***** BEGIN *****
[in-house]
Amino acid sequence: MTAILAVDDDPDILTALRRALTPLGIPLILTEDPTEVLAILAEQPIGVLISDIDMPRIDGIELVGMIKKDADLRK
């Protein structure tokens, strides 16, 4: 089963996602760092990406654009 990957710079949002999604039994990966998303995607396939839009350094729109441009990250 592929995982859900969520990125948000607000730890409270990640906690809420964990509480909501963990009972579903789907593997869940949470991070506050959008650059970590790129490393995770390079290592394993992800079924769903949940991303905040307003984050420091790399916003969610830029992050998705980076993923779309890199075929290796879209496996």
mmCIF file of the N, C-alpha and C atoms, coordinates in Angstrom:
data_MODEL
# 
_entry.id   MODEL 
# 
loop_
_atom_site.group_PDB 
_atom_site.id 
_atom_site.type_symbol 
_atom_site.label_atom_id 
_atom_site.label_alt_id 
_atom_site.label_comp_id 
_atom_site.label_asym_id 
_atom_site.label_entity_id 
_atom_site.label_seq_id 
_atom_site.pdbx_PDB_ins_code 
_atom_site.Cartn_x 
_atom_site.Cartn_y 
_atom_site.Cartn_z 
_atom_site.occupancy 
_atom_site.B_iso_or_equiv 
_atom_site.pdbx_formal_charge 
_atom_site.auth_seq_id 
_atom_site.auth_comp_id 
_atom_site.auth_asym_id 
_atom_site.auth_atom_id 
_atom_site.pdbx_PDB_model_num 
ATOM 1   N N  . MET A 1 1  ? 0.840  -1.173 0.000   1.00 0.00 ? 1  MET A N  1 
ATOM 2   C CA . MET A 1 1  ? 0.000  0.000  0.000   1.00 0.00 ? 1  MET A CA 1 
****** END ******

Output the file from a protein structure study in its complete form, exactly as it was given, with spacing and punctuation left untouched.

[in-house]
Amino acid sequence: MTAILAVDDDPDILTALRRALTPLGIPLILTEDPTEVLAILAEQPIGVLISDIDMPRIDGIELVGMIKKDADLRK
């Protein structure tokens, strides 16, 4: 089963996602760092990406654009 990957710079949002999604039994990966998303995607396939839009350094729109441009990250 592929995982859900969520990125948000607000730890409270990640906690809420964990509480909501963990009972579903789907593997869940949470991070506050959008650059970590790129490393995770390079290592394993992800079924769903949940991303905040307003984050420091790399916003969610830029992050998705980076993923779309890199075929290796879209496996």
mmCIF file of the N, C-alpha and C atoms, coordinates in Angstrom:
data_MODEL
# 
_entry.id   MODEL 
# 
loop_
_atom_site.group_PDB 
_atom_site.id 
_atom_site.type_symbol 
_atom_site.label_atom_id 
_atom_site.label_alt_id 
_atom_site.label_comp_id 
_atom_site.label_asym_id 
_atom_site.label_entity_id 
_atom_site.label_seq_id 
_atom_site.pdbx_PDB_ins_code 
_atom_site.Cartn_x 
_atom_site.Cartn_y 
_atom_site.Cartn_z 
_atom_site.occupancy 
_atom_site.B_iso_or_equiv 
_atom_site.pdbx_formal_charge 
_atom_site.auth_seq_id 
_atom_site.auth_comp_id 
_atom_site.auth_asym_id 
_atom_site.auth_atom_id 
_atom_site.pdbx_PDB_model_num 
ATOM 1   N N  . MET A 1 1  ? 0.840  -1.173 0.000   1.00 0.00 ? 1  MET A N  1 
ATOM 2   C CA . MET A 1 1  ? 0.000  0.000  0.000   1.00 0.00 ? 1  MET A CA 1 